Because NASA asked them to and, unlike ESA, JAXA complied with the request.

Offline deruch

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IIRC the master program plan document or whatever it was called explicitly said only 6 ATVs were planned, before the first had even flown. Then that got dropped to 5 later on.

There was a gap in the SM to allow a docking tunnel to be added there in the future with only minimal mods. One of a ton of ATV derivatives proposed

ATV was, from the very beginning, conceived as a technology demonstration program. And it did exactly that. It proved that ESA and its contractors had the expertise to independently develop and fly (cargo) spacecraft. And it is correct that, from the onset, only six ATVs were planned. ESA stuck to that plan simply because, at the time, ISS was expected to be de-orbited in the 2019-2020 timeframe. But events overtook this and ISS was extended, first to 2022, and than to 2024. But based on the original estimated ISS lifetime, the ATV production line had been shut down. So, when it became apparent that ISS would continue beyond 2022 ESA needed something different to barter for their continued presence on the station. NASA pitched an idea, based on ATV, and ESA went for it.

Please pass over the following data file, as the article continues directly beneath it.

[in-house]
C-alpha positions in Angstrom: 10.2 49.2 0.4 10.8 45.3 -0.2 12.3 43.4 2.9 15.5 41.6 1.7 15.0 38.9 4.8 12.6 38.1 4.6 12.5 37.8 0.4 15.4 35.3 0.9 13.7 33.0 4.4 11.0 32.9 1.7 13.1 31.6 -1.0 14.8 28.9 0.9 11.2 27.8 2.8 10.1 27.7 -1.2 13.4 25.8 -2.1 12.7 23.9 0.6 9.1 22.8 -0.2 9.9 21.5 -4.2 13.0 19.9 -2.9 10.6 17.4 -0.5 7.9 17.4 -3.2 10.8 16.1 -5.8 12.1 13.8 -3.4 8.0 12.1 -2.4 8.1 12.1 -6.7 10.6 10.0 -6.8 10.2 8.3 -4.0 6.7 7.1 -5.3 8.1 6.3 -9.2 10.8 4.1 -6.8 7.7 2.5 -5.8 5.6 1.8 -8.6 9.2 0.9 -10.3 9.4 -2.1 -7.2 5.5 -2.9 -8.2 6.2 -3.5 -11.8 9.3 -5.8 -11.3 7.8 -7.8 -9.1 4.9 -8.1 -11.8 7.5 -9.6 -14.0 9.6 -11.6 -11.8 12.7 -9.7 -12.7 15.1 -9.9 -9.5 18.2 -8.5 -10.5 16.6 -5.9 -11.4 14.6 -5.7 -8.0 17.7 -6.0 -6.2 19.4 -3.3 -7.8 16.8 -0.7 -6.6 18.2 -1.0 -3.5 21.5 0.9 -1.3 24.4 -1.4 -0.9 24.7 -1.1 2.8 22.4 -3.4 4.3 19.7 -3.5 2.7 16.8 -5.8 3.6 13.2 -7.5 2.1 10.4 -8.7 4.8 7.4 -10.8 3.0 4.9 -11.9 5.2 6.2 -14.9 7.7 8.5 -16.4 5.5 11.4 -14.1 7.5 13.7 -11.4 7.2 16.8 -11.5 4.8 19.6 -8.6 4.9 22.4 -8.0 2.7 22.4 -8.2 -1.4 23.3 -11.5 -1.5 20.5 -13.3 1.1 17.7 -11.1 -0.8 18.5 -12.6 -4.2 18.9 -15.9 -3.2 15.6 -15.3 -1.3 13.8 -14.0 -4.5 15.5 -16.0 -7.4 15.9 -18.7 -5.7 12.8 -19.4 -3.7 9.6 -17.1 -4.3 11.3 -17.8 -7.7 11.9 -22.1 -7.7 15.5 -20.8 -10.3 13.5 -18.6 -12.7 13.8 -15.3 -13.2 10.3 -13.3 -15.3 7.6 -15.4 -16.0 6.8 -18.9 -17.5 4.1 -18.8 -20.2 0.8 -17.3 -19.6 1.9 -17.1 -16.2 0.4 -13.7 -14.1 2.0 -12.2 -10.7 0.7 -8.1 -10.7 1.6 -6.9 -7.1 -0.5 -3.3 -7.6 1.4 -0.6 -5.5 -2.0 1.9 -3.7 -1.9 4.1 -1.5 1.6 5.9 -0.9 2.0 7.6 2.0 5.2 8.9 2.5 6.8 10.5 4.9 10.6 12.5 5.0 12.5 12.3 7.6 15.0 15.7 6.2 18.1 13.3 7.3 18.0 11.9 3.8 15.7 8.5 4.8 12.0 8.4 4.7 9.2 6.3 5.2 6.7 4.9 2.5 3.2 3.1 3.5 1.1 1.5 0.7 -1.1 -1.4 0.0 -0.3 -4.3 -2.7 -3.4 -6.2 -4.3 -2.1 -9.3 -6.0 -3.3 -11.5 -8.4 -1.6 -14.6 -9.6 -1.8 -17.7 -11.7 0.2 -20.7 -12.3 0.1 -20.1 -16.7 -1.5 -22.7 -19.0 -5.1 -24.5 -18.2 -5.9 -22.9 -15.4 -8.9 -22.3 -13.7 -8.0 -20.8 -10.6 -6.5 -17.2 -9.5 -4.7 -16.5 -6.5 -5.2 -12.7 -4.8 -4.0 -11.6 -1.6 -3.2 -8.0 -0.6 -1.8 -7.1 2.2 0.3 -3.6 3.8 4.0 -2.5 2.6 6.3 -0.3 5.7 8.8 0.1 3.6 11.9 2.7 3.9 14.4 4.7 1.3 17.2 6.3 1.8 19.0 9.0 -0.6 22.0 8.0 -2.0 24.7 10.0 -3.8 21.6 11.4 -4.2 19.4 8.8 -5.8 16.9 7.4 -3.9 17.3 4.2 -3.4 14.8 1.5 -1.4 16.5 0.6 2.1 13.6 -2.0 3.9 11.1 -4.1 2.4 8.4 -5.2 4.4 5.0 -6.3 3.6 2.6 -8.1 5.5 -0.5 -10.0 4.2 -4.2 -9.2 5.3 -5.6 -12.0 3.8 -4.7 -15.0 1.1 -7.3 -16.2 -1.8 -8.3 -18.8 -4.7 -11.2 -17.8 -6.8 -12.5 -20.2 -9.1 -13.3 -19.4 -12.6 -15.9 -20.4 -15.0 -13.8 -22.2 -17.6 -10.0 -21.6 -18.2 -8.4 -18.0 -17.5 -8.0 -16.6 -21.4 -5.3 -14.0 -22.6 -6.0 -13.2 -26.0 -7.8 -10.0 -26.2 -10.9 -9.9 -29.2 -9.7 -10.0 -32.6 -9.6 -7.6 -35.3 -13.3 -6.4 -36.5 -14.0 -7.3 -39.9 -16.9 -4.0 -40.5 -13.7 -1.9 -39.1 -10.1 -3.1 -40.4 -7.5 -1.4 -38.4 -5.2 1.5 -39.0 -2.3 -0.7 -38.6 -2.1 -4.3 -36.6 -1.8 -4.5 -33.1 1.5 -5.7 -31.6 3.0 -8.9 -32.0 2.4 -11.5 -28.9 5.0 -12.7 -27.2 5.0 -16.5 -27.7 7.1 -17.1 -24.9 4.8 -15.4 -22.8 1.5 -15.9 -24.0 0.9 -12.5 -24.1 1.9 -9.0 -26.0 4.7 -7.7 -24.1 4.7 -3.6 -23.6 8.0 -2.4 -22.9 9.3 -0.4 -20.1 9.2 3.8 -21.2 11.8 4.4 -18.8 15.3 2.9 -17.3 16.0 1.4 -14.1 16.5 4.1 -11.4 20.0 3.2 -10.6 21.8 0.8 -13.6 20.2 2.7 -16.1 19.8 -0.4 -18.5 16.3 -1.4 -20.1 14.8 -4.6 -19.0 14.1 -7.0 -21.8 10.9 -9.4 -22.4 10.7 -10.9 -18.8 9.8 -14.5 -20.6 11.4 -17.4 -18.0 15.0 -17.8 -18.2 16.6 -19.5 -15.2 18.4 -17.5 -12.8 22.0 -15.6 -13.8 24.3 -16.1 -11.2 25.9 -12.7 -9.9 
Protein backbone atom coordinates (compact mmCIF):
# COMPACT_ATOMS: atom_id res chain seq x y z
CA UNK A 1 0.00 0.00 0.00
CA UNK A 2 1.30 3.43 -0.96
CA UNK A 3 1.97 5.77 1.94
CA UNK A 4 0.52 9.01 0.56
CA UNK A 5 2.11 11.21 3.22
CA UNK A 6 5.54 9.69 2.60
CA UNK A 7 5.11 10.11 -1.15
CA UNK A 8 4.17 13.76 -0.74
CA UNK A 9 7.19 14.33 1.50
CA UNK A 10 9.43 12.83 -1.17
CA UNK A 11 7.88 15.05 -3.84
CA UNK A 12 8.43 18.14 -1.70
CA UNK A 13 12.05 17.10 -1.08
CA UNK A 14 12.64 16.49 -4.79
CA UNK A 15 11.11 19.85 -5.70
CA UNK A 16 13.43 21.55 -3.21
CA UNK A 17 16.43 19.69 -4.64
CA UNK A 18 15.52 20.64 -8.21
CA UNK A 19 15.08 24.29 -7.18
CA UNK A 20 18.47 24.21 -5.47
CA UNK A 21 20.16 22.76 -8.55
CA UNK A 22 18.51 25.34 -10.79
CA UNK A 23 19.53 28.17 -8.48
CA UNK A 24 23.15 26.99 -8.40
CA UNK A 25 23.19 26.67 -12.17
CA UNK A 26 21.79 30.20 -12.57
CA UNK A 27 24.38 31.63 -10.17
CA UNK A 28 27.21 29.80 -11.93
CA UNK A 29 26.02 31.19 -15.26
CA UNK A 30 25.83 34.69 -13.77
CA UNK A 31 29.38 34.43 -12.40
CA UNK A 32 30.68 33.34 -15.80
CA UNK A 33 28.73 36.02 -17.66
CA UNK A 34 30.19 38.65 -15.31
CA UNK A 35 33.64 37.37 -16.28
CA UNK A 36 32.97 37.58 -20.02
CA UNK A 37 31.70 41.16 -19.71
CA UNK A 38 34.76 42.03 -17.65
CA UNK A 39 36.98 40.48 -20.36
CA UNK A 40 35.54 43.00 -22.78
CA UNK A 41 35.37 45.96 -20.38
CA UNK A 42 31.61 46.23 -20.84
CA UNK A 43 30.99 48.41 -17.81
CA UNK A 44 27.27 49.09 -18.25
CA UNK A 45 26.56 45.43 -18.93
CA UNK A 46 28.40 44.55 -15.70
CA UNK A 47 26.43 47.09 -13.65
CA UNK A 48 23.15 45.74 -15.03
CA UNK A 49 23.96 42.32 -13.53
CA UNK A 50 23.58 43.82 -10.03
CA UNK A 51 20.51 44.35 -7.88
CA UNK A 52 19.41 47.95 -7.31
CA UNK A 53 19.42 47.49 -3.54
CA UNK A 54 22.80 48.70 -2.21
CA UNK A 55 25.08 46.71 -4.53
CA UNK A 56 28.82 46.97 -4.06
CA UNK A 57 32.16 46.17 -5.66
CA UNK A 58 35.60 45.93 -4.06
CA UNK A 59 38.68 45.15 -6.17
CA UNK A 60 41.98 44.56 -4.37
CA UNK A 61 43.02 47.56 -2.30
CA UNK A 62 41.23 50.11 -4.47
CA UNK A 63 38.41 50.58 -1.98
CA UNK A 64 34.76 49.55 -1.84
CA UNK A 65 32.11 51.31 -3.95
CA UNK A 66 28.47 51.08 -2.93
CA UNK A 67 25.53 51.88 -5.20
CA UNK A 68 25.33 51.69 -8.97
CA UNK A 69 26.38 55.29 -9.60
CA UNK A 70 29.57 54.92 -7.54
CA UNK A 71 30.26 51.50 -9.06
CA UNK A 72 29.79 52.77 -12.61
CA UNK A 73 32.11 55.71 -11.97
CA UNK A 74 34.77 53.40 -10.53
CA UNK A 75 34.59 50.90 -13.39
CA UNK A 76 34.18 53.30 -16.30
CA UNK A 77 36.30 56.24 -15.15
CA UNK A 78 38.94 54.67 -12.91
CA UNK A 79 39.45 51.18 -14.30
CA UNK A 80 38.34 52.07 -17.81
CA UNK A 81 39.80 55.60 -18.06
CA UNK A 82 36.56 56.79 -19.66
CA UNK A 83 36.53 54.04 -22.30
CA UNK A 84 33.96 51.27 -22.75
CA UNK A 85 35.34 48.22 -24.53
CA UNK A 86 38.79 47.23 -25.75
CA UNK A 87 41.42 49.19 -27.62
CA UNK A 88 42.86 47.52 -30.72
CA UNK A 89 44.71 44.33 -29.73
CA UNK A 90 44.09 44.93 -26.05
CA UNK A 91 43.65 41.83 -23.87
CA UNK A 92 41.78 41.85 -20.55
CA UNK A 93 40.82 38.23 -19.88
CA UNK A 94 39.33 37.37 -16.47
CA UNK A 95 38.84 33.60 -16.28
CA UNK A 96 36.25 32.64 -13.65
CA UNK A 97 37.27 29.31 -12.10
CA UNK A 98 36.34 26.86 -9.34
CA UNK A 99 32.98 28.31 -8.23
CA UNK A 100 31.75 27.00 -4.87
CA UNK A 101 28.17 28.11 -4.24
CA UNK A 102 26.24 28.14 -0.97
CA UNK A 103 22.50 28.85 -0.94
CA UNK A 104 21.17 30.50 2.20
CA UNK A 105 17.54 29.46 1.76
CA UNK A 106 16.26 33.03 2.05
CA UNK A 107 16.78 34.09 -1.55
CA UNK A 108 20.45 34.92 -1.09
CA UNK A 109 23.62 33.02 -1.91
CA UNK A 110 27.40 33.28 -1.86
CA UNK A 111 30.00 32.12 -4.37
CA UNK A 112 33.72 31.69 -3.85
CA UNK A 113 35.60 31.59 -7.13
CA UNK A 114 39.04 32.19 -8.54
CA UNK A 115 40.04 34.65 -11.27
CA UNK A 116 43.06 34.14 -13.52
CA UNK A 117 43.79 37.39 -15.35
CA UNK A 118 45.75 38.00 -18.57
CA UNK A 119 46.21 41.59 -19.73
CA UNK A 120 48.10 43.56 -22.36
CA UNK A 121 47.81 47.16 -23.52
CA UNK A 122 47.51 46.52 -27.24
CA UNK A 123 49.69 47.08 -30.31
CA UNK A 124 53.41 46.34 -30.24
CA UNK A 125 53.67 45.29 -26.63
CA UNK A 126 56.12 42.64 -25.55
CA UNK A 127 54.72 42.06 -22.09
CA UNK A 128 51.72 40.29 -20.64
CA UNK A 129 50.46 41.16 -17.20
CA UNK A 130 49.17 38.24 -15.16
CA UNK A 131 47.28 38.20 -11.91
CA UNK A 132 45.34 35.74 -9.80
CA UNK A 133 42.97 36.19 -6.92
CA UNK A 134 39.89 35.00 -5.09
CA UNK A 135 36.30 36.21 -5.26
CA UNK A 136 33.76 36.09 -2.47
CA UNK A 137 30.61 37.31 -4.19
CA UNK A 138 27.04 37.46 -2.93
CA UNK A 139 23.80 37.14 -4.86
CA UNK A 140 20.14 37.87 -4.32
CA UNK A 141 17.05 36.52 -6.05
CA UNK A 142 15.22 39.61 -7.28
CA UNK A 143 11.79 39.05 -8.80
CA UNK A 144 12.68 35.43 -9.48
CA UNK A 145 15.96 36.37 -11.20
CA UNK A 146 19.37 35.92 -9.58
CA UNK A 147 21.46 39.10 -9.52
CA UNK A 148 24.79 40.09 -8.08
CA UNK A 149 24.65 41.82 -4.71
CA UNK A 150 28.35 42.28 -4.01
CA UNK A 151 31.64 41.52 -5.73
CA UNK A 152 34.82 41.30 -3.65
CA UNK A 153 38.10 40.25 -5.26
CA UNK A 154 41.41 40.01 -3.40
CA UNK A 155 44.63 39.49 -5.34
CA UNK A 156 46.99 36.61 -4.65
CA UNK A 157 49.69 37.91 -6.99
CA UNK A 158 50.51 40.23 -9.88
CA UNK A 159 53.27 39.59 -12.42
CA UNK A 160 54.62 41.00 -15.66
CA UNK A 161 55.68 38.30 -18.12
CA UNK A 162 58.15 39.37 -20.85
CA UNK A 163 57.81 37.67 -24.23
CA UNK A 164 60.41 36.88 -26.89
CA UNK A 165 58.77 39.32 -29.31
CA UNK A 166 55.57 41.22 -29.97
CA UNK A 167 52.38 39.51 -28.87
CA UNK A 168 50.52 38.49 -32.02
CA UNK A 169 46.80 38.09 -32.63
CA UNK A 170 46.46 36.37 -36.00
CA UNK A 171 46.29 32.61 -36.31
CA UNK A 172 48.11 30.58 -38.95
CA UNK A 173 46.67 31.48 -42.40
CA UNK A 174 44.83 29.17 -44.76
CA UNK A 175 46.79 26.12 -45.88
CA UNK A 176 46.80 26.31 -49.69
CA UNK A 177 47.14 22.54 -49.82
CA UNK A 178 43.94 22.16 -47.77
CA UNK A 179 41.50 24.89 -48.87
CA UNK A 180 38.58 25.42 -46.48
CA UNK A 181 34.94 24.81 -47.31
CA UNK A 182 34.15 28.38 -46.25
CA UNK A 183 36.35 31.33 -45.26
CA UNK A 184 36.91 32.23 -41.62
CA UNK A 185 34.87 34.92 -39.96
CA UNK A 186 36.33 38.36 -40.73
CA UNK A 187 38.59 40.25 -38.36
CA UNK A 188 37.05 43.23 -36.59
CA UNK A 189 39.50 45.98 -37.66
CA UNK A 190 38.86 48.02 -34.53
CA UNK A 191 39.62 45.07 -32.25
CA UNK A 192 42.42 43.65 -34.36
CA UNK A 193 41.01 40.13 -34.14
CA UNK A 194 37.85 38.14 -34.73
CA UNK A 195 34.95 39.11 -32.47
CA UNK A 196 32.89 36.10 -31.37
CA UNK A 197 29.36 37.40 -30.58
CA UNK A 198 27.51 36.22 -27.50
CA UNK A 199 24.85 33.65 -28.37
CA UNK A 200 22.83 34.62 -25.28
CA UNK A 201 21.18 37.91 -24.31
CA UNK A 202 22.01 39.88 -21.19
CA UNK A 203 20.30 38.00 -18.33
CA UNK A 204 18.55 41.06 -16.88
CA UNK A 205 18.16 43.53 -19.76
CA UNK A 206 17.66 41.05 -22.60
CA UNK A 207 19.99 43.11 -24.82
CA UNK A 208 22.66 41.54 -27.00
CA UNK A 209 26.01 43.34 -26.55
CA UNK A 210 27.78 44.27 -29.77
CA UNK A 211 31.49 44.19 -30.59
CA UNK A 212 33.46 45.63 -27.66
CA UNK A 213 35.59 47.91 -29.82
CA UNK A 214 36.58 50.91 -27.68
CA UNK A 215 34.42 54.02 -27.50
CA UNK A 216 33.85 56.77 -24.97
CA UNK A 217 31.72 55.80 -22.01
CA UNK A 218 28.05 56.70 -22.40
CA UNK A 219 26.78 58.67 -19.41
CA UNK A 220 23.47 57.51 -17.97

You see, development of the Orion ESM fits perfectly as a follow-on to the original technology demonstration program that ATV was.

ATV also competed as a COTS vehicle in partnership with Boeing as lead and commercial launch provider.
Shouldn't reality posts be in "Advanced concepts"?  --Nomadd

Offline woods170

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IIRC the master program plan document or whatever it was called explicitly said only 6 ATVs were planned, before the first had even flown. Then that got dropped to 5 later on.

There was a gap in the SM to allow a docking tunnel to be added there in the future with only minimal mods. One of a ton of ATV derivatives proposed